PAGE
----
H.A.: What specific steps could VA Secretary Eric Shinseki (or his replacement, should he resign) take to begin cleaning this mess up?
M.C.: The first thing that Shinseki’s replacement needs to do is to get rid of the bureaucrats who have surrounded Shinseki and have created the unacceptable culture that exists within the Department. Shinseki’s replacement should first fire all of those senior bureaucrats around him that have helped create a culture where the mission of VA leadership has been to serve themselves and not to serve those who have sacrificed so much in defense of our nation. That would send a clear message to the rank and file, most of whom want to be there to help our nation’s veterans, that what the VA has done in inexcusable.
H.A.: We’ve seen this problem at as many seven or more VA hospitals. If the problem were just at one location, you might have a rogue administrator, but at what point do we conclude this was national policy?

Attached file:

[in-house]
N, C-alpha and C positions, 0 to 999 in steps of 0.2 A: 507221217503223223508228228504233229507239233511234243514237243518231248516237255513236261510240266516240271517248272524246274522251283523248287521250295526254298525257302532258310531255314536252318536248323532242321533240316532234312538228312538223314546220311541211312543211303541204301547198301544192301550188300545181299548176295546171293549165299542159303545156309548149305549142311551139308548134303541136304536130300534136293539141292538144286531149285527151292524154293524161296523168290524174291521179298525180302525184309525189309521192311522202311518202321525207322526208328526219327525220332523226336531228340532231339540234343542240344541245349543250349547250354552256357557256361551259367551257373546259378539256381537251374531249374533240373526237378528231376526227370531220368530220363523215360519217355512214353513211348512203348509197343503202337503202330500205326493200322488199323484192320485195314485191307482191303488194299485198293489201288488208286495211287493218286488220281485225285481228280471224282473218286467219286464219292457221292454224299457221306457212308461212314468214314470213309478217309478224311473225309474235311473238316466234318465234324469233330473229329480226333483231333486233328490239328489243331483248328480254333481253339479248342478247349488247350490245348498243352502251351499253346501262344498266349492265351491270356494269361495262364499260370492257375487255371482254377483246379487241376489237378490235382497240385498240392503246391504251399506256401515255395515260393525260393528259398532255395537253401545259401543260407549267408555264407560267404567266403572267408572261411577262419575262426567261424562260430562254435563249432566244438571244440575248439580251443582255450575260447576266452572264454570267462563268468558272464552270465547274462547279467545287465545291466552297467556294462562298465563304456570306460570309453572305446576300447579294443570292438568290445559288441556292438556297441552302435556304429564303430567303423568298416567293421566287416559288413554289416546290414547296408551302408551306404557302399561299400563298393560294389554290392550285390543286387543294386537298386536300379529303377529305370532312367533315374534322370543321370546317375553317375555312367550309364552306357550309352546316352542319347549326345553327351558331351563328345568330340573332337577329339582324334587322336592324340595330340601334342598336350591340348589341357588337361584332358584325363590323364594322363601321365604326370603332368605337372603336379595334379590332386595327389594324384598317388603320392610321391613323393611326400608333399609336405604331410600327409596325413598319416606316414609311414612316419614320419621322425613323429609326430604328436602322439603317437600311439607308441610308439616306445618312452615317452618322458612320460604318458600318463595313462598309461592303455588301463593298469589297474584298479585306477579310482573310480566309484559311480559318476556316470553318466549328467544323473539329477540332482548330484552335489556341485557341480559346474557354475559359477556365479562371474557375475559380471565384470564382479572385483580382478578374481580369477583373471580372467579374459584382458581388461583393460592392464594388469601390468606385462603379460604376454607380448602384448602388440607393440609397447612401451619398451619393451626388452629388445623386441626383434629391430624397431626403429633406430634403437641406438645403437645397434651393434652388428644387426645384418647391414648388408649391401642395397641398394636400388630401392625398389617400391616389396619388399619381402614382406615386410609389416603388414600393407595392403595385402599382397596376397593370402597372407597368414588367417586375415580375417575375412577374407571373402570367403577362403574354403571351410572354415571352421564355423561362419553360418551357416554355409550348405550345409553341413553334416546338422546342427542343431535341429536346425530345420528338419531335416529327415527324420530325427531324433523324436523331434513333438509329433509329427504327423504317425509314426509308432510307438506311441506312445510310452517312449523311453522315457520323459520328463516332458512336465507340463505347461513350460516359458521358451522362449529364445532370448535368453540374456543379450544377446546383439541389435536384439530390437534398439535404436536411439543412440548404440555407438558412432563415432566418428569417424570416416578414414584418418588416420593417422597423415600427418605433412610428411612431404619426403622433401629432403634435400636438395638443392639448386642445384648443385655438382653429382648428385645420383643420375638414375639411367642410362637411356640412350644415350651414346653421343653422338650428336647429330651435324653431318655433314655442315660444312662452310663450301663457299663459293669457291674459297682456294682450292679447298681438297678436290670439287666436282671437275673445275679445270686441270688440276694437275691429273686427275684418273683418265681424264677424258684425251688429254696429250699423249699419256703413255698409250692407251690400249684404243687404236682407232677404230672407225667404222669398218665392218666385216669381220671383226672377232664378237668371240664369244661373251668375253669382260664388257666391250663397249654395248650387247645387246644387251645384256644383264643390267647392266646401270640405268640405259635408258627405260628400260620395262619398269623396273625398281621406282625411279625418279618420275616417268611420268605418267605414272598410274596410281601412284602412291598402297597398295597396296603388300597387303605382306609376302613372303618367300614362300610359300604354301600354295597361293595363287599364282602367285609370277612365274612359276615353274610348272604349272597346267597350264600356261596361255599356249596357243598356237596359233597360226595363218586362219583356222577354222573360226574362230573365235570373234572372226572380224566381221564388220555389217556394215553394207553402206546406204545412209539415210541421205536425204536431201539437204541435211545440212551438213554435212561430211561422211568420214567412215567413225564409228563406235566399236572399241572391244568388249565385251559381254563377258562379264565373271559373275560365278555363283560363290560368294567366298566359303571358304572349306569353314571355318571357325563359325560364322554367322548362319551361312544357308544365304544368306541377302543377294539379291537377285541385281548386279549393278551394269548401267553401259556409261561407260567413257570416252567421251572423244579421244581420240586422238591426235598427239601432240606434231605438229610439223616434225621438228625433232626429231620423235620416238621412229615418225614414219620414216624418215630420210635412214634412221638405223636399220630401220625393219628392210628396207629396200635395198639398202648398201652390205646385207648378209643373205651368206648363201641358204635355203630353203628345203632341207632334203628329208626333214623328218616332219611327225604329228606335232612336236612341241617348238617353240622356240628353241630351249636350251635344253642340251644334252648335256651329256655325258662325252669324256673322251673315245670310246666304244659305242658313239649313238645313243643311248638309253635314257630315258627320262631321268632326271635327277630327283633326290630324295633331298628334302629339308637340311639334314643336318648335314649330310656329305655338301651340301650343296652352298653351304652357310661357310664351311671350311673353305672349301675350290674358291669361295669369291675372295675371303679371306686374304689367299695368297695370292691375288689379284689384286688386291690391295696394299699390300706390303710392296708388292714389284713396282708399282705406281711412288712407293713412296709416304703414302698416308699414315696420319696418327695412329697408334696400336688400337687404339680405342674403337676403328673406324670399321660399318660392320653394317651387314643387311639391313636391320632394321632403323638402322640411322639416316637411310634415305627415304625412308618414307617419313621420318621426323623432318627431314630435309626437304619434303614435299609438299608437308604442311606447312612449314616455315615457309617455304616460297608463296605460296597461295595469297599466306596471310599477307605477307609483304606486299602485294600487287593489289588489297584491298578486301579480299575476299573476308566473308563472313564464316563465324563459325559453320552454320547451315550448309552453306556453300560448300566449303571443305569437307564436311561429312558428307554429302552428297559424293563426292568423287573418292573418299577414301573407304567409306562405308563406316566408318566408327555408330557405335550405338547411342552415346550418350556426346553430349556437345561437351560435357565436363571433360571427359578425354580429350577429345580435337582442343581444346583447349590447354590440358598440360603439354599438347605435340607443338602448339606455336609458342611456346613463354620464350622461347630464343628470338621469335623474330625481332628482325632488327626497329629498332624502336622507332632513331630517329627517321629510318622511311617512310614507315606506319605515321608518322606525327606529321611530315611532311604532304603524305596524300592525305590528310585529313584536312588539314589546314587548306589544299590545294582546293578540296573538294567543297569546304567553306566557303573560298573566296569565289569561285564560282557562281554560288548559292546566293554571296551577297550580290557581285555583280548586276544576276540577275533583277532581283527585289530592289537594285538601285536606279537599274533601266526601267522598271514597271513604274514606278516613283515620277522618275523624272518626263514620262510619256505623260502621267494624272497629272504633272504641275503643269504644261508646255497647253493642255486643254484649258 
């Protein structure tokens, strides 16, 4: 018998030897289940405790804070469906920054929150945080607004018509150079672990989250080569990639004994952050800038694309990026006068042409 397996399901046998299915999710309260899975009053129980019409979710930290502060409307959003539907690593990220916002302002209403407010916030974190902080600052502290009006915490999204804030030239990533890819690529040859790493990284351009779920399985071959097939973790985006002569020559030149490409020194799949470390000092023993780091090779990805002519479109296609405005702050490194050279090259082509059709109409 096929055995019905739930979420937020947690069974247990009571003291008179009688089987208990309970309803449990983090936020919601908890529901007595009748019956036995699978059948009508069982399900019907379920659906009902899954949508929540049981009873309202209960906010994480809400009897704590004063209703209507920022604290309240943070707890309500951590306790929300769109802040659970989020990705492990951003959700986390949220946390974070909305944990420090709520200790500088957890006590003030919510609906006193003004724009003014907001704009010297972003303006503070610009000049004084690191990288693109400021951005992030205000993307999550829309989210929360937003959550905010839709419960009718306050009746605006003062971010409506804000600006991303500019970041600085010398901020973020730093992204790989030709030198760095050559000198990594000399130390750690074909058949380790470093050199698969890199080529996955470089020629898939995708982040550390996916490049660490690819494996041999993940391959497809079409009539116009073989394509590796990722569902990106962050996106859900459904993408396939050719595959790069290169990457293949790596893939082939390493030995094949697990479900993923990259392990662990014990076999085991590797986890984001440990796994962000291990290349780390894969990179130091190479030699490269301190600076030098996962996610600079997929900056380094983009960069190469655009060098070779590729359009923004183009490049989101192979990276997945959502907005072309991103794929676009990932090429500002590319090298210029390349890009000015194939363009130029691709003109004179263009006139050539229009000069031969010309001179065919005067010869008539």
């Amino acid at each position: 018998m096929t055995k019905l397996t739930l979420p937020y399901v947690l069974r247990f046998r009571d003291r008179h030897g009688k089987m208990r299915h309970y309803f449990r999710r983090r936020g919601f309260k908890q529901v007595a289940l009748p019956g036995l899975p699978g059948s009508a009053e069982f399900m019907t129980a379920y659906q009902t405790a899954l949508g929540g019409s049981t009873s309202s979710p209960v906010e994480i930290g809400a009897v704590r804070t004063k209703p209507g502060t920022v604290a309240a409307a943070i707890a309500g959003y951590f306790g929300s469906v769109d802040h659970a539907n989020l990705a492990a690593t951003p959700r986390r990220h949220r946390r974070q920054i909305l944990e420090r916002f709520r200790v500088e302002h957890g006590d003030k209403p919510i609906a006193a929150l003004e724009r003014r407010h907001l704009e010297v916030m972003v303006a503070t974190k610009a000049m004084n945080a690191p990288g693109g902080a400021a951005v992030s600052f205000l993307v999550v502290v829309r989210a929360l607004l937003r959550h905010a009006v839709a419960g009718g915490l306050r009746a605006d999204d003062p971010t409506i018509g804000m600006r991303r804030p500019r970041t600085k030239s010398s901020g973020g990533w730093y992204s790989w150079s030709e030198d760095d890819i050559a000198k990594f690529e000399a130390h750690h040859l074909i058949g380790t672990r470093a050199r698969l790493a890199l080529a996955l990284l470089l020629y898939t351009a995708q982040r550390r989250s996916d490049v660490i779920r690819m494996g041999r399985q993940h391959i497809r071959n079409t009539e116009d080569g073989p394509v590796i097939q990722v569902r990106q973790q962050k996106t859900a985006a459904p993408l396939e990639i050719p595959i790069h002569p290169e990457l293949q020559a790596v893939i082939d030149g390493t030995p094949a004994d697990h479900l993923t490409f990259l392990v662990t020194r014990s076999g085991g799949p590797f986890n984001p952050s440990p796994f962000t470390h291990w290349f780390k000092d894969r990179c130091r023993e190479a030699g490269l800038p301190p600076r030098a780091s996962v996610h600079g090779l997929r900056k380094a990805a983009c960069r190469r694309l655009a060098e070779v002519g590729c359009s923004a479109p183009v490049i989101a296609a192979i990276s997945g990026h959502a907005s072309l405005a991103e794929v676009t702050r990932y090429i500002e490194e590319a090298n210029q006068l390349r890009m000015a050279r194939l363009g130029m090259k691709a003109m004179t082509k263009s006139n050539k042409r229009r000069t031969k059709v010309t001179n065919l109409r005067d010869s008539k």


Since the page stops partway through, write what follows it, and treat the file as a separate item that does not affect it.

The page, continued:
M.C.: It may very well have been. The problem is that we are staffing these agencies with people who are not very good at serving our veterans, but are very good at giving bonuses to each other. If they do well on paper they get a bonus. And this leads to a culture of corruption.
H.A.: We provide great service to veterans while they are in service, but it seems to fall apart in the civilian world. Should the VA be run directly by military personnel?
M.C.: Going back to Vietnam we’ve done our best for our soldiers when we keep them in direct military service all the way through the entire rehabilitation process. That’s because the military is a true meritocracy which rewards results. The federal civil service system is not. It tolerates, or possibly rewards, mediocrity if not incompetence and corruption.
Monday, May 19, 2014
Over at HotAir, Jazz Shaw interviews Congressman Mike Coffman (R-CO). In it, the Congressman gets very close.